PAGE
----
Commented Apr 25 at 19:39
  • @EarlGrey, continuing: If they ask what this means, I can say of the person in the house, "He is sleeping thus Himalayan". Then I can say of the person on the right of the house, "He is running up the hill thus Him a Russian." Then I can say of the person on the furthest to the left, "Him a Finnish." then I can say of the person on the other hill, "Him a whatever from a group that you do not like, because he is on the wrong hill." But, they have to ask ME for the interpretation.
    – Line Item
    Commented Apr 25 at 19:39
  • You do not need to worry, they never ask you for your drawings'meaning. Not even to Picasso about the meaning of Guernica!
    – EarlGrey
    Commented Apr 25 at 20:02

Prefereed name is for a alternative version of your given name, or an alternative given name (if you were given more than one name). "Rick", or "Dick" instead of "Richard". "Bob" instead of "Roberto" etc.

Now if Benjamin Dover, prefers to be known as "Ben", or Mikhail Hunt prefers "Mike" then I suspect that would pass review, but applying fictional titles and honorifics is probably not going to fly.


Don't do that. I've needed my diplomas to apply to jobs and I have them on LinkedIn. You might hypothetically hang them somewhere. They make a good backdrop for a serious website or social media account. You might like to have them later. I really doubt that King of the Rats would stick well as a professional looking thing to put on a LinkedIn profile, if you find that for some reason people need additional verification of your credentials (perhaps because you are named King of the Rats). In my case it is because I use a preferred name.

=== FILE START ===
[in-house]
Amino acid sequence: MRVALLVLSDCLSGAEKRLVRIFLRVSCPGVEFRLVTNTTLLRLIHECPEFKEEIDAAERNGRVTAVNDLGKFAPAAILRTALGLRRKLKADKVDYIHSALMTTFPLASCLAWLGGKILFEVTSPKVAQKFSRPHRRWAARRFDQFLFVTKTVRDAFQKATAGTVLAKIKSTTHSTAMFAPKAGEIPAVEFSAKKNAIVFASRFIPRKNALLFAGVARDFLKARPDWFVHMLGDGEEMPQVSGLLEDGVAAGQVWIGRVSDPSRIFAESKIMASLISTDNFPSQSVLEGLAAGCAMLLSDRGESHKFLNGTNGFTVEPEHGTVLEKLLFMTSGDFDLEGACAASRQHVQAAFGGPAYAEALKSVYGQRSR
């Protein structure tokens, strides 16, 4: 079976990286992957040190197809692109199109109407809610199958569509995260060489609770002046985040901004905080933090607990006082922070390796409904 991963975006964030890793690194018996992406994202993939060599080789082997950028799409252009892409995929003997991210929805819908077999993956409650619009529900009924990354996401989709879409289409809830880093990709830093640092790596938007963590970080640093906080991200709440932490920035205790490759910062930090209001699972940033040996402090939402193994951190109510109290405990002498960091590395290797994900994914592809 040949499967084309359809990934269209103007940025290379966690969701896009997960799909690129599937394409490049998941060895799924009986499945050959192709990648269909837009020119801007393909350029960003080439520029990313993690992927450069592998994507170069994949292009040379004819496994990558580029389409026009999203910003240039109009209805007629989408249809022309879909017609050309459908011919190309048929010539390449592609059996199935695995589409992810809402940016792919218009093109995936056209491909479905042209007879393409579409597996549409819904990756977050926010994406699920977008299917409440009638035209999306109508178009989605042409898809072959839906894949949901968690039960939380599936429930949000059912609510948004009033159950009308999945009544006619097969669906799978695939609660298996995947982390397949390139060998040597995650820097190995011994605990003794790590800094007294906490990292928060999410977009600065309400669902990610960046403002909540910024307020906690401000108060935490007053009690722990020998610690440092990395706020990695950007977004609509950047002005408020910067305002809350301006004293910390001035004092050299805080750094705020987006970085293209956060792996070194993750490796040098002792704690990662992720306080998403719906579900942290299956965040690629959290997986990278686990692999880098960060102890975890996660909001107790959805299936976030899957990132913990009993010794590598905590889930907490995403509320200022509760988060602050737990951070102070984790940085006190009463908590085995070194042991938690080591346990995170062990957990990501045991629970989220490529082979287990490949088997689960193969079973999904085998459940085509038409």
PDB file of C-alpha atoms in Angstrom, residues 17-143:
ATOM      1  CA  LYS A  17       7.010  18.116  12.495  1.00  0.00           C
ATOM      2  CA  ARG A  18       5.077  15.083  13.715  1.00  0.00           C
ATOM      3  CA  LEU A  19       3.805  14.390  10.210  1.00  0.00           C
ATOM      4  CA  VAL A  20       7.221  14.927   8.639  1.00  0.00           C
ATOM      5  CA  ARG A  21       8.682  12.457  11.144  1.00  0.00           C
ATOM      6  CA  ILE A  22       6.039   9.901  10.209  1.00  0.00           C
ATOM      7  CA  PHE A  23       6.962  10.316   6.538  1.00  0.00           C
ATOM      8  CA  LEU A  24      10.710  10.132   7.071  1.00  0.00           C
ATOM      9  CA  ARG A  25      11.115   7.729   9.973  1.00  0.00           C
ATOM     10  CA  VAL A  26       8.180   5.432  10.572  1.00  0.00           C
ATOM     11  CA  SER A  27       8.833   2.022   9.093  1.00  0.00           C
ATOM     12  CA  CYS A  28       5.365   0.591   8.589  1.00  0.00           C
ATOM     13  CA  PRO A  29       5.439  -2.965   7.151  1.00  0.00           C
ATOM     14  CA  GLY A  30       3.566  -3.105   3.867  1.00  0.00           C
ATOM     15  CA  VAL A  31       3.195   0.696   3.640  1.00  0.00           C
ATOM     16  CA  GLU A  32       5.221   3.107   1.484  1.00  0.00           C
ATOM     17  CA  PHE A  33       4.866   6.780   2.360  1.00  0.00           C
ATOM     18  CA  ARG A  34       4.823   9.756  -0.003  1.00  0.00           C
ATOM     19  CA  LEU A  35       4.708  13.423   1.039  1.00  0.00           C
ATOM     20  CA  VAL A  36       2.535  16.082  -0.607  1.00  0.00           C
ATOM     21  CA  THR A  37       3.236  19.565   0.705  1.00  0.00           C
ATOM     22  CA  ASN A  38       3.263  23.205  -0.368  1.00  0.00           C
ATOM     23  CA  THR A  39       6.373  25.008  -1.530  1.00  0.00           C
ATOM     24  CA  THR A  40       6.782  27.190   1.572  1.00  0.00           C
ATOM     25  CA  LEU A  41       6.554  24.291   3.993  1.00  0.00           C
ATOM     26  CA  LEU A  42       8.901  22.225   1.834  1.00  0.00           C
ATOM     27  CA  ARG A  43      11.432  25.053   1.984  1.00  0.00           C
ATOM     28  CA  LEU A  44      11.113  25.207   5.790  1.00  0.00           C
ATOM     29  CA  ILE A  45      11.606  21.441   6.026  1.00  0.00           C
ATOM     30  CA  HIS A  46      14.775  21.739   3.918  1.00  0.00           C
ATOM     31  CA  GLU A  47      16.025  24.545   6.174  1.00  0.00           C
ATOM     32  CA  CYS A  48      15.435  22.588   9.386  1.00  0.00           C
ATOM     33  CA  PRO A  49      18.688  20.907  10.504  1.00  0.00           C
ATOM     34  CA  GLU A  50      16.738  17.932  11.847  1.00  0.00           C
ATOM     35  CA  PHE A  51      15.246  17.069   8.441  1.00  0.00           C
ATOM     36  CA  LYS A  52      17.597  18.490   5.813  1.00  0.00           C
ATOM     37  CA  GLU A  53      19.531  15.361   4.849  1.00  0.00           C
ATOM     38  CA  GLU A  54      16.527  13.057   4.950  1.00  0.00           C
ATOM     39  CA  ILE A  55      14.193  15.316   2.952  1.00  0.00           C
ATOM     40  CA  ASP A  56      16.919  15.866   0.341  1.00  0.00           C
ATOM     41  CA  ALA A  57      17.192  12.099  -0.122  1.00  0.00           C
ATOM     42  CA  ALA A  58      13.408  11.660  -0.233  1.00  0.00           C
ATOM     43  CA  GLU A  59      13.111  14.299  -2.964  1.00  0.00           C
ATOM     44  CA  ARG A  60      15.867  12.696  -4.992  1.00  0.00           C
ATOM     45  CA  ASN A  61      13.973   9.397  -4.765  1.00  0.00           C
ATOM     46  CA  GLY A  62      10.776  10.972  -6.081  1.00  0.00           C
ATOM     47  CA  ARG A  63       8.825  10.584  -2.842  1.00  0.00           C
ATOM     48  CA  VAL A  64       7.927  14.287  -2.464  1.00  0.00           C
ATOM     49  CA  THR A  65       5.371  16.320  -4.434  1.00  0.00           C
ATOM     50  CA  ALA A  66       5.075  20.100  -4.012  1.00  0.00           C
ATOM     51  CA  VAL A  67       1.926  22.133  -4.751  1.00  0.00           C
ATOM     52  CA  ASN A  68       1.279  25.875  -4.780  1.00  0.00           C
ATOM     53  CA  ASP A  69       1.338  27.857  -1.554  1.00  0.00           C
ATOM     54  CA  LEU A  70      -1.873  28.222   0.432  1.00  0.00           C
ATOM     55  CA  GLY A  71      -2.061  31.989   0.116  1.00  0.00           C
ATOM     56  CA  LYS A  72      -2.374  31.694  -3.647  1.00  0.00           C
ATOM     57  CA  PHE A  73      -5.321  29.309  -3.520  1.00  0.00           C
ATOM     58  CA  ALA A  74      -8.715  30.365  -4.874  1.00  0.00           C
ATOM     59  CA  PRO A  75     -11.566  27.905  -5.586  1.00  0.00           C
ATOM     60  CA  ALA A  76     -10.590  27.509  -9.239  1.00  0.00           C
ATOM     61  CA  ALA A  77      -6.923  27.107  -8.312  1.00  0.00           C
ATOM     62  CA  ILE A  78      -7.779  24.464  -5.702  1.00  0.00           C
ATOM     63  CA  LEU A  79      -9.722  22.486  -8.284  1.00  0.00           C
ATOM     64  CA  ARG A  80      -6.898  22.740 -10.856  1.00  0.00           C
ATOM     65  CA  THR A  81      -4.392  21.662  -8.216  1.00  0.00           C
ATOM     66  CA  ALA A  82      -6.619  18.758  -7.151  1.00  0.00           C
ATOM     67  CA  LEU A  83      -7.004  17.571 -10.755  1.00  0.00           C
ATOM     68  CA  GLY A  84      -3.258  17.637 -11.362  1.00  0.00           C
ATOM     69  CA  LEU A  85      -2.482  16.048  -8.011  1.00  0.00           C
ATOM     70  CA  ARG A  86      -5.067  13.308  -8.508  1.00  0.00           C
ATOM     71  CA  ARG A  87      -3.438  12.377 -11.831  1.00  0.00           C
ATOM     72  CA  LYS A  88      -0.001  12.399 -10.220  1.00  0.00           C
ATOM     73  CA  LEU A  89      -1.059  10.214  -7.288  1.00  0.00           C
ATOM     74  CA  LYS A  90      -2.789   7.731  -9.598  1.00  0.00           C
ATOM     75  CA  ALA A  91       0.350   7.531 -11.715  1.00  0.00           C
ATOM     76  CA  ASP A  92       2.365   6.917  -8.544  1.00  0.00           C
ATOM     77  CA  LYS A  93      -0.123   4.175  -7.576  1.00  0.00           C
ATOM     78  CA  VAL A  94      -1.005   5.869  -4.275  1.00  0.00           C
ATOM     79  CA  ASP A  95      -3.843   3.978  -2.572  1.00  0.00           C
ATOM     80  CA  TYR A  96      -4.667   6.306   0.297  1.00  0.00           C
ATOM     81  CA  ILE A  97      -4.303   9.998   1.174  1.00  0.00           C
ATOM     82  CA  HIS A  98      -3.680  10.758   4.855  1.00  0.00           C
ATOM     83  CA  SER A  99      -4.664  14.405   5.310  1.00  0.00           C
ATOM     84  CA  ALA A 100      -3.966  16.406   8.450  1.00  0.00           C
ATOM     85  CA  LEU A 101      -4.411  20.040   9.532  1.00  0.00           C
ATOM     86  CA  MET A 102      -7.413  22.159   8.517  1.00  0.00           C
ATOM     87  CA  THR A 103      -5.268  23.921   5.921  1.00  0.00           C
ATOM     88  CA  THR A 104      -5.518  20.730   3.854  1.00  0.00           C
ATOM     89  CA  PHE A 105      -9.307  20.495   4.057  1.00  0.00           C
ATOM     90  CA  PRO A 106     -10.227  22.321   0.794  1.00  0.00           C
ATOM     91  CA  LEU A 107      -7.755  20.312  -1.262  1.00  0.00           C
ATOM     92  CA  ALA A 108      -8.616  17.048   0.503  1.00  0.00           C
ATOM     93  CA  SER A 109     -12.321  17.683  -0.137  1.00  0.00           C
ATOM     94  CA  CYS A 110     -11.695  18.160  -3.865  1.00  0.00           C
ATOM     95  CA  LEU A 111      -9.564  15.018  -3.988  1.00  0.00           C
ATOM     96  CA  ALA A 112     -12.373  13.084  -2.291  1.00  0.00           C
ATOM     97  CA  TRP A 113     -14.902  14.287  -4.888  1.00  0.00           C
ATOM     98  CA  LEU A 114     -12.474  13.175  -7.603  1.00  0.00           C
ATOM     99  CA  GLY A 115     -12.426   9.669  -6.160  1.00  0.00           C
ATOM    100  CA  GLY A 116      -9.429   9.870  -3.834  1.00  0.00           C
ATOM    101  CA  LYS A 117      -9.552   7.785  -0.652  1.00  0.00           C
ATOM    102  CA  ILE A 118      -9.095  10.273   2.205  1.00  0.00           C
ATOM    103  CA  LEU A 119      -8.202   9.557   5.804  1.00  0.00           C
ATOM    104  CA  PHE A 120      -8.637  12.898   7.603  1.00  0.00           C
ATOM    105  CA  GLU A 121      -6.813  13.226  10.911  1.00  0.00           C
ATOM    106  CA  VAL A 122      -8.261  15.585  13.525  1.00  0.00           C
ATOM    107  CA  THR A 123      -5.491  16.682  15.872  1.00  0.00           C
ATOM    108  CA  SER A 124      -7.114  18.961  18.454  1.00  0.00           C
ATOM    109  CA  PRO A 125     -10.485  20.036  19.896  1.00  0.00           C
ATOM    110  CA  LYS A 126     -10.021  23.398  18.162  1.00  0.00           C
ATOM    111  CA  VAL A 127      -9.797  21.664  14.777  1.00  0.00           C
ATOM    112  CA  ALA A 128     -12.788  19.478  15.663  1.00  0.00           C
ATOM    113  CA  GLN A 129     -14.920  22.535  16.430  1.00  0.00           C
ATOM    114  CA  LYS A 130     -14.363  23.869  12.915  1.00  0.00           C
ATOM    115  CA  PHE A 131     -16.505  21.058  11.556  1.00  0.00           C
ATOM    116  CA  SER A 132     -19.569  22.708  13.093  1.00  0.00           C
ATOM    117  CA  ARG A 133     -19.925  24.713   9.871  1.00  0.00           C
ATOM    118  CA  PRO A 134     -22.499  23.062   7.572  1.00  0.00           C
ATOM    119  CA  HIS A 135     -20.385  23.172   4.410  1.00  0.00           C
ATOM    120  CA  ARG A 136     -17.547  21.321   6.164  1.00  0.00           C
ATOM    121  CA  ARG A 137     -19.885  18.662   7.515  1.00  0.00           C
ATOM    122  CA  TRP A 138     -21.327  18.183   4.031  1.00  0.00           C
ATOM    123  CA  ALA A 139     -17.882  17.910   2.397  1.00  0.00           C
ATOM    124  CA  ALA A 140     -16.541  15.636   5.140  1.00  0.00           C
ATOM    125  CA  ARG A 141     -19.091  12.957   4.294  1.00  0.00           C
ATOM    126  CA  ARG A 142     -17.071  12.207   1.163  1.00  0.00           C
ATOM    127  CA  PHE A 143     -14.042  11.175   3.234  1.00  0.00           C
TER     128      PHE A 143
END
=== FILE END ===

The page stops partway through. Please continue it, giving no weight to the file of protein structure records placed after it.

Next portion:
A general answer to the titular question calls for a flowchart.

  1. A name is something that you go by. Do you actually go by "King of the Rats"?
    • If not, the question of whether the name is "silly" is immaterial. Don't give as a "preferred name" something that isn't your name.
    • If so, continue to 2.
  2. Consider: in what contexts do you use this name? In what contexts will you use your academic qualification / diploma? What's the overlap?
    • If you would use that name in all circumstances you'd need the diploma, skip to 4.
    • If you would not use that name in any circumstances you'd need the diploma, don't use it.
    • If there's partial overlap, continue to 3.
  3. Do you have another name that better matches the contexts you'd need the diploma in?
    • If so, consider using that name (go to 2).
    • If not, continue to 4.
  4. Is this name likely to cause problems for you, in the contexts where you'd need your diploma? (Here's where a name being "silly" might factor in.) Don't expect to see all potential problems straight away, and make sure to read up about other people's experiences.
    • If so, reconsider 3. If you're still here after that, continue to 5.
    • If not, go ahead and use that name.
  5. Is your integrity / self-expression / etc. worth the problems your name might cause you?
    • If so, use that name, and prepare for the consequences.
    • If not, consider choosing a new name. If you can, seek advice specific to your situation.